Currently located on West Broadway in Columbia’s Fairview Marketplace, The Pasta Factory proudly populates the list of long-standing Columbia eateries like Murry’s and The Heidelberg. The community-oriented restaurant still offers the same casual, family-friendly atmosphere and fresh, authentic Italian dishes to its customers — many of whom are fiercely loyal regulars.
“We have always strived to keep the menu reasonably priced, stay current with the changing times, and put out consistent, high-quality food,” Jason says. “I think the customers really appreciated that.”
While many of the classic dishes have always been on the menu, Jason has updated and elevated them over the years, using fresh herbs and making sauces and desserts from scratch. “On average, we usually make 300 to 400 meatballs in a week,” he says.
Ask any local Columbian to name their favorite dish and the answer will vary from the house-made cheese soup to the Italian sausage and green pepper lasagna to the difficult to pronounce but easy to eat mostaccioli con salciccia, (pronounced sal-see-chee-uh). “Most of the time, customers just point to it on the menu to order,” Jenny says with a laugh.
Other Factory favorites include the uniquely flavorful Mayfair Salad — romaine lettuce tossed with black olives dressed in the creamy, secret-recipe Mayfair anchovy dressing. “It’s like an intense version of a Caesar,” describes Jason.
The appetizer menu offers house-breaded, deep-fried zucchini sticks, artichoke hearts and mozzarella, grilled bruschetta Pomodoro, and peel-and-eat shrimp for lighter fare. And, of course, the St. Louis Hill original, toasted ravioli, more commonly known as “T-ravs.”
The Pasta Factory is a Sunday brunch must — the brunch menu features a variety of scratch-made quiches, sandwiches like the open-faced Italian and grilled ahi tuna, and the zuppa del giorno (soup of the day). Daily specials include pillowy potato gnocchi, with broccoli and sausage, and pepper-crusted sirloin, with a side of linguine with crab, asparagus, and tomato smothered in a bleu cheese cream sauce.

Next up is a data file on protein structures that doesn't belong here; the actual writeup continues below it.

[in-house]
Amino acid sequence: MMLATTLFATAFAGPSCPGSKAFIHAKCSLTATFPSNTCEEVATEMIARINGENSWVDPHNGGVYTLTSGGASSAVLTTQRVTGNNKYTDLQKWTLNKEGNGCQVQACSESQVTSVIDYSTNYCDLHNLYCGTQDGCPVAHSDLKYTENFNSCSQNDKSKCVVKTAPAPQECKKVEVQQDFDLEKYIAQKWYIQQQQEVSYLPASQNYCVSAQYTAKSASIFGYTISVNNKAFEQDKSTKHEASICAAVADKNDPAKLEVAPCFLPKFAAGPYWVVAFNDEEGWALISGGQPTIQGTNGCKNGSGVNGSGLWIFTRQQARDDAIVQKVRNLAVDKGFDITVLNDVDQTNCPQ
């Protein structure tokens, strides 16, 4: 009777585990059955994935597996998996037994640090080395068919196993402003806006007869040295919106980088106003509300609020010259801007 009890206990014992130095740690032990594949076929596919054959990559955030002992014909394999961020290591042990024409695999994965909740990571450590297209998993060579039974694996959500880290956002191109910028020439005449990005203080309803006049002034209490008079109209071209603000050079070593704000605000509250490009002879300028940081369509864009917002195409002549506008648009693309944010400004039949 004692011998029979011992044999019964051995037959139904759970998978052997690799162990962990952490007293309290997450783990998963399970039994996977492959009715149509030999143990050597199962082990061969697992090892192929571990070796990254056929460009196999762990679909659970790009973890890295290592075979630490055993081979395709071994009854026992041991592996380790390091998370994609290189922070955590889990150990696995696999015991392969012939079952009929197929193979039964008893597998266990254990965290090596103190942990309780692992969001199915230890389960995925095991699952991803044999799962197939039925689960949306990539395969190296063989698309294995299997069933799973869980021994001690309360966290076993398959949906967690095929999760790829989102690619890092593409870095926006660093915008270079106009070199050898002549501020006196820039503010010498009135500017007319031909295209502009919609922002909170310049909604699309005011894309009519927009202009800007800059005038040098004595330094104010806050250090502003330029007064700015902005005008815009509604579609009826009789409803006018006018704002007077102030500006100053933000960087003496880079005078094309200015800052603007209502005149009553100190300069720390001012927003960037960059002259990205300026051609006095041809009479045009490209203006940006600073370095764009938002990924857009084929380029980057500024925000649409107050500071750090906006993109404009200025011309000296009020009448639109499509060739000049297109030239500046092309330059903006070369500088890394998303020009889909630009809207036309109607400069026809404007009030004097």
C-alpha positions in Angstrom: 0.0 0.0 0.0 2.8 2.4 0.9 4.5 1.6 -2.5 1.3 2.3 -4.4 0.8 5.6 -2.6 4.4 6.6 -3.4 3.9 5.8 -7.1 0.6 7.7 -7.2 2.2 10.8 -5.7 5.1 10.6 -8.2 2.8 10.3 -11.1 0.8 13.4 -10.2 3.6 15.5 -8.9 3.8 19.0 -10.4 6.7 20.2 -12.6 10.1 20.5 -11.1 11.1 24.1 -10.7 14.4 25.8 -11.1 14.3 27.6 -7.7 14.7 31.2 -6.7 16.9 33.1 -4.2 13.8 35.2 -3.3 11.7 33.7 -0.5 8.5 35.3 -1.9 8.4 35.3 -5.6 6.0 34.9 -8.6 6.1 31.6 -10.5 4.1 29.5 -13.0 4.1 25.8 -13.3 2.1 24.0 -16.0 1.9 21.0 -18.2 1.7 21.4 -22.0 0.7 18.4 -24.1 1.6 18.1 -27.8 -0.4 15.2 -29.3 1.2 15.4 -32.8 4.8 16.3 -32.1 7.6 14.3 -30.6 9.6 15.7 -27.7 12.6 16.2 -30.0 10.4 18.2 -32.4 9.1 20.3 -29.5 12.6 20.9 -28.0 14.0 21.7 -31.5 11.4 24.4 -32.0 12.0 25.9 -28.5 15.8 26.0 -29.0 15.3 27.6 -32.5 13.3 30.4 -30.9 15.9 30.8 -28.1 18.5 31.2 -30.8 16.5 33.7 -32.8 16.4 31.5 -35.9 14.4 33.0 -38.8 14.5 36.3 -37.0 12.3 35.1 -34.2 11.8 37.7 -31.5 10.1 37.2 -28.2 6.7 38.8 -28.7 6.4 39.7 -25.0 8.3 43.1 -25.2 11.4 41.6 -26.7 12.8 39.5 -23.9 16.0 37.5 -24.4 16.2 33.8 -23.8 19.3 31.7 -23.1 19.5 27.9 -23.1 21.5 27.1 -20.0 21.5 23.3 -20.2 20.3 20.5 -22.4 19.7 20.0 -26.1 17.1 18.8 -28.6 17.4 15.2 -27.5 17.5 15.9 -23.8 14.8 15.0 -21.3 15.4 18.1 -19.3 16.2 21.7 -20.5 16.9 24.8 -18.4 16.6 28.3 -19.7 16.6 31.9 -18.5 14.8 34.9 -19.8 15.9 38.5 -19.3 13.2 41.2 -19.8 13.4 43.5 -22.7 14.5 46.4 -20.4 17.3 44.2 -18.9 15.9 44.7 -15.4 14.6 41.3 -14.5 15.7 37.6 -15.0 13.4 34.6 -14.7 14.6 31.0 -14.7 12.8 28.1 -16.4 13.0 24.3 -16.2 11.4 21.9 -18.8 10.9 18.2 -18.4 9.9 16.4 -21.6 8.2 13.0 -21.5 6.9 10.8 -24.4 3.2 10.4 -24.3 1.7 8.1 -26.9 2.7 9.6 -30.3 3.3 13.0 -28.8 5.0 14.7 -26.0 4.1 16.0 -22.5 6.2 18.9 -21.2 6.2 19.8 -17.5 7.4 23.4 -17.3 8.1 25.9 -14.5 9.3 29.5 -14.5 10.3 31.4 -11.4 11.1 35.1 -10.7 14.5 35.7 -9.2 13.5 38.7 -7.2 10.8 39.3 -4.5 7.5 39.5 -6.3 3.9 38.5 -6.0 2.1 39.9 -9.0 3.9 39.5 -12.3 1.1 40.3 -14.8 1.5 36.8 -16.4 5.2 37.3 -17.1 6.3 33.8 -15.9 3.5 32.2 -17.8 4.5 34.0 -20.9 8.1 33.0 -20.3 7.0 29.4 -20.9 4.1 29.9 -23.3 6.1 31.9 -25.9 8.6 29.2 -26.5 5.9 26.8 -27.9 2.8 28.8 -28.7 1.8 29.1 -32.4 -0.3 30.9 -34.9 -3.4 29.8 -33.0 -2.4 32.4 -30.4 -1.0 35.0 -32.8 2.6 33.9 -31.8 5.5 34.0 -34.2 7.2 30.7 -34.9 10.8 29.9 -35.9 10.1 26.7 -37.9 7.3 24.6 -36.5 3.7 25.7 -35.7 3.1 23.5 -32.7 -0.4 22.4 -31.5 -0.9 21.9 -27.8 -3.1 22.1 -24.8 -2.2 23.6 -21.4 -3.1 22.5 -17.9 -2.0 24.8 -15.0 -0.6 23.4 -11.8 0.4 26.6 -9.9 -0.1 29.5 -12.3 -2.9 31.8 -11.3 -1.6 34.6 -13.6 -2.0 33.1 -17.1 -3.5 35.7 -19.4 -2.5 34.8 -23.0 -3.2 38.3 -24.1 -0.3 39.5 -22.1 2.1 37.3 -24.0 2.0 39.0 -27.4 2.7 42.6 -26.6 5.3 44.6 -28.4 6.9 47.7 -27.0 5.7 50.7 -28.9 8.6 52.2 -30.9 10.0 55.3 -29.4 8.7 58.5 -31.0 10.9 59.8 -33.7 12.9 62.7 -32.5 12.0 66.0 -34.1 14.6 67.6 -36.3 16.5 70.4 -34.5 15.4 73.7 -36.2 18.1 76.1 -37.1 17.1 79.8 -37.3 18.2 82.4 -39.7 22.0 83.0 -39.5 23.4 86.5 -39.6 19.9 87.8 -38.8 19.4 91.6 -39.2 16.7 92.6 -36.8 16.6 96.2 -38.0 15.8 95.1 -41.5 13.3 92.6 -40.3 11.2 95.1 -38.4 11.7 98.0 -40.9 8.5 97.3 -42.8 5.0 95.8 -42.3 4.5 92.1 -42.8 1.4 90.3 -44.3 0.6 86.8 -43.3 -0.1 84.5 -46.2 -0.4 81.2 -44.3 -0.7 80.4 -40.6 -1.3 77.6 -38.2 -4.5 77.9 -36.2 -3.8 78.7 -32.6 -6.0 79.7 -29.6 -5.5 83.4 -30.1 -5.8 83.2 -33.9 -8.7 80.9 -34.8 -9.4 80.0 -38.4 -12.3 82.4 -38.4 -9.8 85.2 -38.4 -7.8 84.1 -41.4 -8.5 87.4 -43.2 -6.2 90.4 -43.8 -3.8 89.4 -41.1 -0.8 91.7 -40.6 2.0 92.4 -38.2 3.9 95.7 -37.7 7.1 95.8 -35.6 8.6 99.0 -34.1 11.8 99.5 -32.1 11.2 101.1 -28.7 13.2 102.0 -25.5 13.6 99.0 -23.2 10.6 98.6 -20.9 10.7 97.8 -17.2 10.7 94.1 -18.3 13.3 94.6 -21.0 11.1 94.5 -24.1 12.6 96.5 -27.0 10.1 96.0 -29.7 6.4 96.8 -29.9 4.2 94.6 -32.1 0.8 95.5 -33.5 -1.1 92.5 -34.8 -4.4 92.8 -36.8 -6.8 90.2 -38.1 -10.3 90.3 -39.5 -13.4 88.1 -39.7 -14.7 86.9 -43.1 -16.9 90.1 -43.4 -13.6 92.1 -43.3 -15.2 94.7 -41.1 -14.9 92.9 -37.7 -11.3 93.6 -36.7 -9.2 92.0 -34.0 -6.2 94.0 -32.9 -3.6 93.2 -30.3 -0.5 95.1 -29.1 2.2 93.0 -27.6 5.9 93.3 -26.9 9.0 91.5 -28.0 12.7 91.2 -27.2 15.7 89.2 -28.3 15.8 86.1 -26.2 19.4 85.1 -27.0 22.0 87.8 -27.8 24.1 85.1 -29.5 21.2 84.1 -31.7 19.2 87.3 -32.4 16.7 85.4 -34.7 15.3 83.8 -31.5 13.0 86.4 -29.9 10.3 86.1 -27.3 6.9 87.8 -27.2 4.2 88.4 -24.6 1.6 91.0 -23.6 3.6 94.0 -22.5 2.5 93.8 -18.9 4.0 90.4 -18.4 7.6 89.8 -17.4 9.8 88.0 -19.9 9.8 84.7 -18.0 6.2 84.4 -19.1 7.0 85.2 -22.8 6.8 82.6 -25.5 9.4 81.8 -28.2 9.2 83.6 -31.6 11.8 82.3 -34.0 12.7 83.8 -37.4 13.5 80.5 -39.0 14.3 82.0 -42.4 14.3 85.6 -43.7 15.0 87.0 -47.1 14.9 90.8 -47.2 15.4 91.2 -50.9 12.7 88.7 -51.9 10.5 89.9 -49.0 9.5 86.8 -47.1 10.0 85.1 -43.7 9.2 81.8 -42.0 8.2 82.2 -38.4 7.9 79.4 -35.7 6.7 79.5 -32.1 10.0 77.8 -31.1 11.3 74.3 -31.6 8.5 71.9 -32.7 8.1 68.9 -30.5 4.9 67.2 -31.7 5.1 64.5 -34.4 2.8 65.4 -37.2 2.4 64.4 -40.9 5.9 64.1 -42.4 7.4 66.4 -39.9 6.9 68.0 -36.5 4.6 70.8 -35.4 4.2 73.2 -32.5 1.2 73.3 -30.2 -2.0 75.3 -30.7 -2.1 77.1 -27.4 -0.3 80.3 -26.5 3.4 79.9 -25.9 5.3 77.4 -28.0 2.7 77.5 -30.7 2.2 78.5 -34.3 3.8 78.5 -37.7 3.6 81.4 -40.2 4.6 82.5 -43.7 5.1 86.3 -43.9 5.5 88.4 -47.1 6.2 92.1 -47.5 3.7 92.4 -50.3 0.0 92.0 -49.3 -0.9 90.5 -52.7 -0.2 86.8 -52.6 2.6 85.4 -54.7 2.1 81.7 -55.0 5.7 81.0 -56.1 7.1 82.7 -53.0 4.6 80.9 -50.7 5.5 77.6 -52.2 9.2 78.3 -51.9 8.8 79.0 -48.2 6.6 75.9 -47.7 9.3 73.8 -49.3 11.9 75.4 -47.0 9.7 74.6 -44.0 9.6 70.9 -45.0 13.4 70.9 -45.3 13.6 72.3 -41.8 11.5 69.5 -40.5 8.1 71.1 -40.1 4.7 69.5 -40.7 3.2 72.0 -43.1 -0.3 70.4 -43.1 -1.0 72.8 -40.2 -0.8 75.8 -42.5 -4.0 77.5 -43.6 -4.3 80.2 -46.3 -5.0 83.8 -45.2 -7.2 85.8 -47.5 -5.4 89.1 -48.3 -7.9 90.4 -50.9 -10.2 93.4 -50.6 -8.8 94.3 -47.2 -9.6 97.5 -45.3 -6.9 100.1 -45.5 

Jason makes all the desserts from scratch. Specialties include a decadent pumpkin cheesecake with bourbon and pumpkin spice whipped cream and tiramisu.
Continuing the Legacy
With a smaller and easier-to-manage location, The Pasta Factory has remained a beloved, authentic Italian go-to for locals. The relocation also helped carry-out business spike in the past few years to help keep The Pasta Factory’s business booming, even when there are more chairs than there are customers in the restaurant.
“The pandemic has been hard on all small businesses, but especially the restaurant industry,” Jenny says. “We are fortunate that we already had a solid to-go business established prior to COVID. And for those that do decide to dine-in, the tall booths really help customers feel safely distanced,” says Jenny.
The new location is just the latest chapter in the restaurant’s long story. “I do miss the history of the old place — I spent half my life there,” Jenny says.
Throughout multiple ownerships and locations, The Pasta Factory has been serving housemade Italian classics to its customers for 44 years, and Jenny and Jason don’t plan on stopping anytime soon.